Catering giant Sodexo carried out a ‘lazy’ and ‘totally inadequate’ redundancy process by sacking two night shift workers when its client sent staff to work from home during the pandemic, the Relations Commission has ruled instead. work (WRC).
Patricia Fleming and Kaye McDonnell have both filed unfair dismissal law complaints against Sodexo, claiming they were “deliberately targeted” to be fired because they received better rates of pay.
The two women represented themselves at a joint arbitration hearing into their cases in April.
The WRC learned they had both worked at a client site in Ovens, Co Cork as employees of Aramark Catering for more than a decade each when Sodexo took over their jobs in October 2010.
Ms Fleming had been chief supervisor while Ms McDonnell had worked as a supervisor, the hearing heard. Both women said Sodexo’s decision to lay off all night shift workers in September 2020 was unfair.
They said the consultation process conducted by the catering contractor “did not facilitate workers’ counter-proposals”.
In addition, colleagues who were kept on were given overtime, the women said in their testimony, adding that a colleague who was fired was later rehired.
Ibec’s employer relations manager, Niamh Ní Cheallaigh, who appeared on behalf of Sodexo, said his client in Ovens had said he “would no longer need the night shift” on the site due to the Covid-19 pandemic.
She said Sodexo had paid full salaries to all staff with the support of government pandemic grants until September 2020 when the rules were changed.
Ms. Ní Cheallaigh said at the time that none of the respondents were eligible for the grants.
Because the Fours client intended to continue working from home for the “foreseeable future”, Sodexo decided to “scale up” its catering staff on site.
She said the women were told their roles were at risk of being let go on August 4, 2020 during a virtual ‘town hall’ meeting and, in three meetings in August and September, were consulted by the account manager of Sodexo, Brenda Flaherty, and its restoration. director, John Rein.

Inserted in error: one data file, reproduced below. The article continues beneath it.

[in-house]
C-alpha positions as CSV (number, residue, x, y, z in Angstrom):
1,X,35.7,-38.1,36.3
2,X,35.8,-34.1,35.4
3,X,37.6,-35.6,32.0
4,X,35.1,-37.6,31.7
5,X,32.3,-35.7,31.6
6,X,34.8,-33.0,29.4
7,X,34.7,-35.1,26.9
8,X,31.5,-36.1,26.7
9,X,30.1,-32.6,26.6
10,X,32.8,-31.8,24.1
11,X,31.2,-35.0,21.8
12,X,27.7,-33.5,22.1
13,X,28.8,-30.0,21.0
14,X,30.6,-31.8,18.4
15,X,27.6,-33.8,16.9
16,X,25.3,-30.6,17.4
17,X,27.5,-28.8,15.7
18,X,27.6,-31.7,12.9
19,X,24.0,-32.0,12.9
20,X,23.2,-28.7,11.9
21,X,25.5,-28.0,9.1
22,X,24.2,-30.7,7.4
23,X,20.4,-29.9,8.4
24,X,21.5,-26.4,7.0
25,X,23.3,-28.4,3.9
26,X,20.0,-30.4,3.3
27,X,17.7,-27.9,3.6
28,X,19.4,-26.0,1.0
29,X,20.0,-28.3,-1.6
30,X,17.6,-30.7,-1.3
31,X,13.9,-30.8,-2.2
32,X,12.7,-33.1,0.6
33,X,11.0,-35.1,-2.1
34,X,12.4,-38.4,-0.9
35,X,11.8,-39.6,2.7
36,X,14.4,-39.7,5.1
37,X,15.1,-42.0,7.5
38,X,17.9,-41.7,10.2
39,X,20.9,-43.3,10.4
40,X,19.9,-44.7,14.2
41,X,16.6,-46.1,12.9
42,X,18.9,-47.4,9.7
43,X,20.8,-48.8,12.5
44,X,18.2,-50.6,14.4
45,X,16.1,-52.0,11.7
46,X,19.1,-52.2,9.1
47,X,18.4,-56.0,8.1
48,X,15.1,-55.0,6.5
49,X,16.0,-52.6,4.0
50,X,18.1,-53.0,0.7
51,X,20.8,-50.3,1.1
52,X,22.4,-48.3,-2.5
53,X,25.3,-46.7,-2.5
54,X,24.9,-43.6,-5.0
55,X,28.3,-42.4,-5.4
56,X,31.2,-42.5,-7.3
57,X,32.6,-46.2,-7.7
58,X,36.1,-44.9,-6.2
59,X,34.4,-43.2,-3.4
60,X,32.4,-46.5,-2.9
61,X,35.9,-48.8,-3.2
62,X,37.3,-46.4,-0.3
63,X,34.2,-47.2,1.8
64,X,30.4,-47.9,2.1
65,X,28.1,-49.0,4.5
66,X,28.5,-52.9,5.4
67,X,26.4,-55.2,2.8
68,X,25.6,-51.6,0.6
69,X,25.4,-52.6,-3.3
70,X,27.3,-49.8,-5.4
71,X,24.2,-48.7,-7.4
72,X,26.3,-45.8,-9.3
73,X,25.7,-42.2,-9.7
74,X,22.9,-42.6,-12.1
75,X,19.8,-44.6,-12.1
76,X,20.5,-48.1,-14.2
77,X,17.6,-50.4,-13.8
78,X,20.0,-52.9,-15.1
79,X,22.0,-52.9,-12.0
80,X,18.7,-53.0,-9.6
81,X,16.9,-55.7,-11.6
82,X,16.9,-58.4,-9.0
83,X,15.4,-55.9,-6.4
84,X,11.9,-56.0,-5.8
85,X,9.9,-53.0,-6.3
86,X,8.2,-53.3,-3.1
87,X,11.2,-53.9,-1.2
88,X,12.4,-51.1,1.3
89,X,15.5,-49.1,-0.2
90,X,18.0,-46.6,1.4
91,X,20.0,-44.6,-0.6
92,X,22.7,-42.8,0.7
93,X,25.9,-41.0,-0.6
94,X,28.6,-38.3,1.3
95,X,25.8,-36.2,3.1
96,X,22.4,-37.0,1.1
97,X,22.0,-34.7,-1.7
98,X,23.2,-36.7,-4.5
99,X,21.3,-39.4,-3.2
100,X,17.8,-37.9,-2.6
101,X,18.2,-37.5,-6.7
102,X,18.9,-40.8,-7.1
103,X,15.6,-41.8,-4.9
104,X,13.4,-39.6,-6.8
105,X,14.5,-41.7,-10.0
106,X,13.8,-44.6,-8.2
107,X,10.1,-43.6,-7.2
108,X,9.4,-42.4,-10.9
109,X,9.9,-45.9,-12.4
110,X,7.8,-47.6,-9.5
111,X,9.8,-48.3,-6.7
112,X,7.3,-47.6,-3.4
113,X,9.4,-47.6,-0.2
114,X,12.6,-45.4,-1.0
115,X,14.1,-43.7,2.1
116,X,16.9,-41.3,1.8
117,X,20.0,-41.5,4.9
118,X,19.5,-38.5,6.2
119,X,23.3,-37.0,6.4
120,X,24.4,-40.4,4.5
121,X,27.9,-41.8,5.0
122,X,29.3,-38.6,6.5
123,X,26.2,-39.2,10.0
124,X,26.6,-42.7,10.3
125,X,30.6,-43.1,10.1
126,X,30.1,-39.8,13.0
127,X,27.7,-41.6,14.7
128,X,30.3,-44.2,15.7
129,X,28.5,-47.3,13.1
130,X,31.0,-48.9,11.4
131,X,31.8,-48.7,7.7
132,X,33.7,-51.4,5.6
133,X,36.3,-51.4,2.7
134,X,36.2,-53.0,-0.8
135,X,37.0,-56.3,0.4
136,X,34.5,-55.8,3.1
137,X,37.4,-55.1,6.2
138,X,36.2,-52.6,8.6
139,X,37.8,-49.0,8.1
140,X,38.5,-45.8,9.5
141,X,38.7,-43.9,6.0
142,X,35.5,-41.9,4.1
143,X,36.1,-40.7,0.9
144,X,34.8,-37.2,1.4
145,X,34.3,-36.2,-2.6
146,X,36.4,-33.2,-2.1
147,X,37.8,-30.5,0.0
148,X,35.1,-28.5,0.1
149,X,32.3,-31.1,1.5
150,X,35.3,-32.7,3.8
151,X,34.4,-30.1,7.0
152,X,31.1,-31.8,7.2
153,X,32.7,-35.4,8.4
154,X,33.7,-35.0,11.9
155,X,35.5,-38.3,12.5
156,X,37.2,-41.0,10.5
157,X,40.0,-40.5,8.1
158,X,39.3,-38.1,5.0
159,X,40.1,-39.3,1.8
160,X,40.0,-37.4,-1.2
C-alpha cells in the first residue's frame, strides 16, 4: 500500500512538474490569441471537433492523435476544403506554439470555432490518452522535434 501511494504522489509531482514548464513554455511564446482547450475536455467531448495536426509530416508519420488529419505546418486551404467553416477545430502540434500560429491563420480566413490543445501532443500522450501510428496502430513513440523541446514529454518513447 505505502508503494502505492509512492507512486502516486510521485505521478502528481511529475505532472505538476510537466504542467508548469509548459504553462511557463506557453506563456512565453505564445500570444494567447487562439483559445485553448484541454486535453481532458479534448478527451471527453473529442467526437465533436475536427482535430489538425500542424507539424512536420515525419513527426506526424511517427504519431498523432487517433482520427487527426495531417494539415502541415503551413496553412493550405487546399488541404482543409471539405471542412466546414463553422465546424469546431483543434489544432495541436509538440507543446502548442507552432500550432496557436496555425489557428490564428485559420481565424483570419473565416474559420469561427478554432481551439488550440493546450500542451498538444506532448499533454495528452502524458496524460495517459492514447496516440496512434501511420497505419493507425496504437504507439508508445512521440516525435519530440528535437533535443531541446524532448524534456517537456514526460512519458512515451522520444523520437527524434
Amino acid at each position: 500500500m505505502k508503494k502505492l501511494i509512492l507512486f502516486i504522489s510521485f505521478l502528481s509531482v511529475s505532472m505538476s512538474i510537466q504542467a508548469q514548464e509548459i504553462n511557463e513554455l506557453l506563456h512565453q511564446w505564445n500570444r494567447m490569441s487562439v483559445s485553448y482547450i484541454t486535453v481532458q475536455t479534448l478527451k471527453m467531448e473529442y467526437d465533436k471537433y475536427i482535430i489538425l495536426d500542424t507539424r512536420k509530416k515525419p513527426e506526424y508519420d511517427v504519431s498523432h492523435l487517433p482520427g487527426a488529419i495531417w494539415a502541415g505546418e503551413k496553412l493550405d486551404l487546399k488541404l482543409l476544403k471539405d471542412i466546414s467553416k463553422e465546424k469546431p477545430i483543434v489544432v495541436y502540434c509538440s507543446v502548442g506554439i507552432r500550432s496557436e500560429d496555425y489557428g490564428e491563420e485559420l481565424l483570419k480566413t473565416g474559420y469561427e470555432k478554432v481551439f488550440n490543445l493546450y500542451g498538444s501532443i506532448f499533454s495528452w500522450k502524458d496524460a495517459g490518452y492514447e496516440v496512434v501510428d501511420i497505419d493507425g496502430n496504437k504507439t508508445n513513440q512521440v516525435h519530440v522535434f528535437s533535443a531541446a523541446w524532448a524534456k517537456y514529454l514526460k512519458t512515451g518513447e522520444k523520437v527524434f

The company had not identified any suitable role for their transfer, she said.
The two plaintiffs received notices of dismissal, confirmed by letter on September 8, said Ms. Ní Cheallaigh, and were informed of their right to appeal.
Both received an ex gratia lump sum that included their statutory severance pay, capped at one year’s salary, she added.
Both had the opportunity to appeal the dismissals, but did not.
In twin rulings issued this week, arbitrator Breiffni O’Neill wrote that there was an “absence of any concrete evidence” to suggest that Sodexo had conducted a meaningful consultation process “instead of simply deciding to ensure that all redundant night shift workers”.
“The consultation process was lazy and wholly inadequate and was essentially a box-ticking exercise rather than a genuine and thoughtful attempt” to avoid layoffs, he wrote.
Mr O’Neill ruled that a reasonable employer would have included all day, evening and night shift workers at the site in the redundancy screening process instead of making the ‘shocking claim’ that he was entitled to dismiss the night shift but to keep the other changes.
He added that he was convinced the two women had received “misguided advice” from their union, Siptu, and that was why they had not appealed.
He ruled that Ms Fleming and Ms McDonnell had been unfairly dismissed.
Ms McDonnell received €8,580, a sum equivalent to the difference in weekly wages between her old job at Sodexo and her new employer. Ms Fleming received €5,305.36 on the same basis.